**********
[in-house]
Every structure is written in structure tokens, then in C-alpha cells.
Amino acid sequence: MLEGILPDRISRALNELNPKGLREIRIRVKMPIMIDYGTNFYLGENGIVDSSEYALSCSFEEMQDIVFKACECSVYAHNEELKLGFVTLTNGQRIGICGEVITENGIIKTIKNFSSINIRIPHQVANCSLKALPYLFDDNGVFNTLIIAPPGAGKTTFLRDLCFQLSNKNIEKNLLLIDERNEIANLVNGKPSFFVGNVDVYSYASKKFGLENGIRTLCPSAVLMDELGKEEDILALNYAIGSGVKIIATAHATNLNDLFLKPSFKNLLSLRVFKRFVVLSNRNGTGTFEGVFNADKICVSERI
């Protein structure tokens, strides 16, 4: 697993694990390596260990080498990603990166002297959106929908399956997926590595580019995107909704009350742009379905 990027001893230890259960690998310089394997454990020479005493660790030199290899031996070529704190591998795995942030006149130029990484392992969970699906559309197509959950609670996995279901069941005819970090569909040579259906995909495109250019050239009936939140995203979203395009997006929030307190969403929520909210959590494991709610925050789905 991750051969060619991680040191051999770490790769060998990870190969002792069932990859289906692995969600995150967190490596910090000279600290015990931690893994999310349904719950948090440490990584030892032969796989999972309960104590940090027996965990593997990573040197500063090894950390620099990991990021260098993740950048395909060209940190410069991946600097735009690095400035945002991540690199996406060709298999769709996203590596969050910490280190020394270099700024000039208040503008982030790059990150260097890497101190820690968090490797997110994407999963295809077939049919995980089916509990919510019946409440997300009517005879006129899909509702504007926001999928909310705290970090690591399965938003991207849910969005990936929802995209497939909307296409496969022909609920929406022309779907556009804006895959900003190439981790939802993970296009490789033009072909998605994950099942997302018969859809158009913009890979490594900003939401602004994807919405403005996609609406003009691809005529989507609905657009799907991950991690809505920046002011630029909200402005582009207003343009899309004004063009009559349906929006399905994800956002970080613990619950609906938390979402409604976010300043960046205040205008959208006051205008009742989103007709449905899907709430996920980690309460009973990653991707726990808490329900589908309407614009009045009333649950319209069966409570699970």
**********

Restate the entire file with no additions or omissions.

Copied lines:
[in-house]
Every structure is written in structure tokens, then in C-alpha cells.
Amino acid sequence: MLEGILPDRISRALNELNPKGLREIRIRVKMPIMIDYGTNFYLGENGIVDSSEYALSCSFEEMQDIVFKACECSVYAHNEELKLGFVTLTNGQRIGICGEVITENGIIKTIKNFSSINIRIPHQVANCSLKALPYLFDDNGVFNTLIIAPPGAGKTTFLRDLCFQLSNKNIEKNLLLIDERNEIANLVNGKPSFFVGNVDVYSYASKKFGLENGIRTLCPSAVLMDELGKEEDILALNYAIGSGVKIIATAHATNLNDLFLKPSFKNLLSLRVFKRFVVLSNRNGTGTFEGVFNADKICVSERI
């Protein structure tokens, strides 16, 4: 697993694990390596260990080498990603990166002297959106929908399956997926590595580019995107909704009350742009379905 990027001893230890259960690998310089394997454990020479005493660790030199290899031996070529704190591998795995942030006149130029990484392992969970699906559309197509959950609670996995279901069941005819970090569909040579259906995909495109250019050239009936939140995203979203395009997006929030307190969403929520909210959590494991709610925050789905 991750051969060619991680040191051999770490790769060998990870190969002792069932990859289906692995969600995150967190490596910090000279600290015990931690893994999310349904719950948090440490990584030892032969796989999972309960104590940090027996965990593997990573040197500063090894950390620099990991990021260098993740950048395909060209940190410069991946600097735009690095400035945002991540690199996406060709298999769709996203590596969050910490280190020394270099700024000039208040503008982030790059990150260097890497101190820690968090490797997110994407999963295809077939049919995980089916509990919510019946409440997300009517005879006129899909509702504007926001999928909310705290970090690591399965938003991207849910969005990936929802995209497939909307296409496969022909609920929406022309779907556009804006895959900003190439981790939802993970296009490789033009072909998605994950099942997302018969859809158009913009890979490594900003939401602004994807919405403005996609609406003009691809005529989507609905657009799907991950991690809505920046002011630029909200402005582009207003343009899309004004063009009559349906929006399905994800956002970080613990619950609906938390979402409604976010300043960046205040205008959208006051205008009742989103007709449905899907709430996920980690309460009973990653991707726990808490329900589908309407614009009045009333649950319209069966409570699970």